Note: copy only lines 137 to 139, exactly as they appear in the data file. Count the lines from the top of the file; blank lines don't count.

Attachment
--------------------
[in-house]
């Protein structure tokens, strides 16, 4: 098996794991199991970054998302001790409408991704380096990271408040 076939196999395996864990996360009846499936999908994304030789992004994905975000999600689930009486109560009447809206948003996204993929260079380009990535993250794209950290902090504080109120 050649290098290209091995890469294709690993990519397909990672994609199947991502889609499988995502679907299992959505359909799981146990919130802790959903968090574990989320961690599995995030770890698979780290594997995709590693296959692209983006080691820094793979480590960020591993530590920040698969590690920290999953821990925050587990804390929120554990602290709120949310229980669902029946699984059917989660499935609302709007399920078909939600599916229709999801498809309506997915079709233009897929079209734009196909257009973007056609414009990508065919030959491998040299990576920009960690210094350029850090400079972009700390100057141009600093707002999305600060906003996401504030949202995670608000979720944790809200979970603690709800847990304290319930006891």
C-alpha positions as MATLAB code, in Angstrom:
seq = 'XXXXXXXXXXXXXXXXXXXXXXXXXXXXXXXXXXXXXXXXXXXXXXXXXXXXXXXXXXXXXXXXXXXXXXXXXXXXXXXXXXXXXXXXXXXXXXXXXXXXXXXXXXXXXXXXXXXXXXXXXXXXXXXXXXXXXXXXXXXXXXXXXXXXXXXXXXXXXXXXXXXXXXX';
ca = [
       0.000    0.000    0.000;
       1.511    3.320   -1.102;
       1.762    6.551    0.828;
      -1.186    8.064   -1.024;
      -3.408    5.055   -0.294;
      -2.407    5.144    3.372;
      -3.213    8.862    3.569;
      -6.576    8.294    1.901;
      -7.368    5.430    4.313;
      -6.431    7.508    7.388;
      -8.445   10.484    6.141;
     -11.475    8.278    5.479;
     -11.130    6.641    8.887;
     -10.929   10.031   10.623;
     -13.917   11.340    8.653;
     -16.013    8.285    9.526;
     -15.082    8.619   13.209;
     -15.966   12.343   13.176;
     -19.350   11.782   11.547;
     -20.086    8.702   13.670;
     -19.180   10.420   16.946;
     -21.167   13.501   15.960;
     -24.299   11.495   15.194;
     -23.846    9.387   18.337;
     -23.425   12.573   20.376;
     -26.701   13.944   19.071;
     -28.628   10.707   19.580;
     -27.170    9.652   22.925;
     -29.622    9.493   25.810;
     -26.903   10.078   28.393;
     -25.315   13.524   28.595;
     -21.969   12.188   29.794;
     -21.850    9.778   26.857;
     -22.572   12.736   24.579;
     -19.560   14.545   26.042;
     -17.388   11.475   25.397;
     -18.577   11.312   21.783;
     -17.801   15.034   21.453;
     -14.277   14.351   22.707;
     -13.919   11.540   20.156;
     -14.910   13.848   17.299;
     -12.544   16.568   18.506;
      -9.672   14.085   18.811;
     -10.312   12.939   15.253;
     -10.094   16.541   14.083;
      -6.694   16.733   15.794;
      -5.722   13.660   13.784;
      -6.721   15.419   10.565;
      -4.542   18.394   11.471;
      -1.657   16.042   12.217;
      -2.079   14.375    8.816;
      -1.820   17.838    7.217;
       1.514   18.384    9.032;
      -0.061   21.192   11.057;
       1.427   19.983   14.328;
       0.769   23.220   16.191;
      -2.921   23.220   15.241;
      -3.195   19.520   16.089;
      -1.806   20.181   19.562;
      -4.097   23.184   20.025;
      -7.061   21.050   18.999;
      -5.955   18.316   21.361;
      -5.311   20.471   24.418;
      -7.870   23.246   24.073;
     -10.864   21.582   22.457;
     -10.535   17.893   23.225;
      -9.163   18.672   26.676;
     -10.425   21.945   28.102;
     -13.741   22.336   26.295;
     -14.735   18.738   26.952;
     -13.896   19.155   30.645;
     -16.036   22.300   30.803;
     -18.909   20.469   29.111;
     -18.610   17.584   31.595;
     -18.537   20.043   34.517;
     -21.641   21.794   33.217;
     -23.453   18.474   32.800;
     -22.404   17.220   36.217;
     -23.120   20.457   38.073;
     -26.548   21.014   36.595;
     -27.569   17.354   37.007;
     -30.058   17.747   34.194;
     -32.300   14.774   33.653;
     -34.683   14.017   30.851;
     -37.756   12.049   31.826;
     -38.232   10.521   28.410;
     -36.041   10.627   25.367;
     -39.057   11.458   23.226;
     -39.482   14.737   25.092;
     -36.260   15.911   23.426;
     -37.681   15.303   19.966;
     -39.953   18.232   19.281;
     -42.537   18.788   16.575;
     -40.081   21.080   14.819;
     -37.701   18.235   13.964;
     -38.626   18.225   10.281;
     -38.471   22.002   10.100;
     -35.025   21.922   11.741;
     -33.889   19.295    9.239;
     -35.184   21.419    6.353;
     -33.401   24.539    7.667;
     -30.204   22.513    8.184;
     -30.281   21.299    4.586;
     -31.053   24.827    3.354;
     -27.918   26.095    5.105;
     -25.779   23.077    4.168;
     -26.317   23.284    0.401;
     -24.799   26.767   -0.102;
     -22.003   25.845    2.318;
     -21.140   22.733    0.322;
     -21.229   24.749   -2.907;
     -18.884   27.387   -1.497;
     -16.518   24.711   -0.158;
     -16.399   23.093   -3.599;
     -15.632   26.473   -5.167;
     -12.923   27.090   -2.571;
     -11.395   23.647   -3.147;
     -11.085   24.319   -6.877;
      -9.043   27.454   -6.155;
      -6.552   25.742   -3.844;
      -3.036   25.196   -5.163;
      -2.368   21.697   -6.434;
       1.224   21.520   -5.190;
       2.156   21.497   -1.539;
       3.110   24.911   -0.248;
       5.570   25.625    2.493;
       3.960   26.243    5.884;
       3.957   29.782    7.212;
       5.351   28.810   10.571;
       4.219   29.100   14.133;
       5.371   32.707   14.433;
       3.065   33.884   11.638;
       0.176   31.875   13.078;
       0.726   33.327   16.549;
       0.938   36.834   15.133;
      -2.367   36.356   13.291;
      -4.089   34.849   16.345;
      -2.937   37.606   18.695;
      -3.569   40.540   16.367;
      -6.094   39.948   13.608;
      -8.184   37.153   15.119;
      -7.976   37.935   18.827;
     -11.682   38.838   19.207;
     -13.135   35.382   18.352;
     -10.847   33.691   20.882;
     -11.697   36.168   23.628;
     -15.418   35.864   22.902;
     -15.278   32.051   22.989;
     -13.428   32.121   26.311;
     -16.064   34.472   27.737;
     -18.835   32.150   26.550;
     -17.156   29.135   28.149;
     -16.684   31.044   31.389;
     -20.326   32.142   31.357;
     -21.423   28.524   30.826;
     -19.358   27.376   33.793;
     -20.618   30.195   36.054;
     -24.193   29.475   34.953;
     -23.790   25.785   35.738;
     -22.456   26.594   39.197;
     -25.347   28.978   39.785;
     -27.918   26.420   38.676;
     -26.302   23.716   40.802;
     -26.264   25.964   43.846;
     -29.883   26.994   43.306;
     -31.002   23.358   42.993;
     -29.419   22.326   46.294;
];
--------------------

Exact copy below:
       3.065   33.884   11.638;
       0.176   31.875   13.078;
       0.726   33.327   16.549;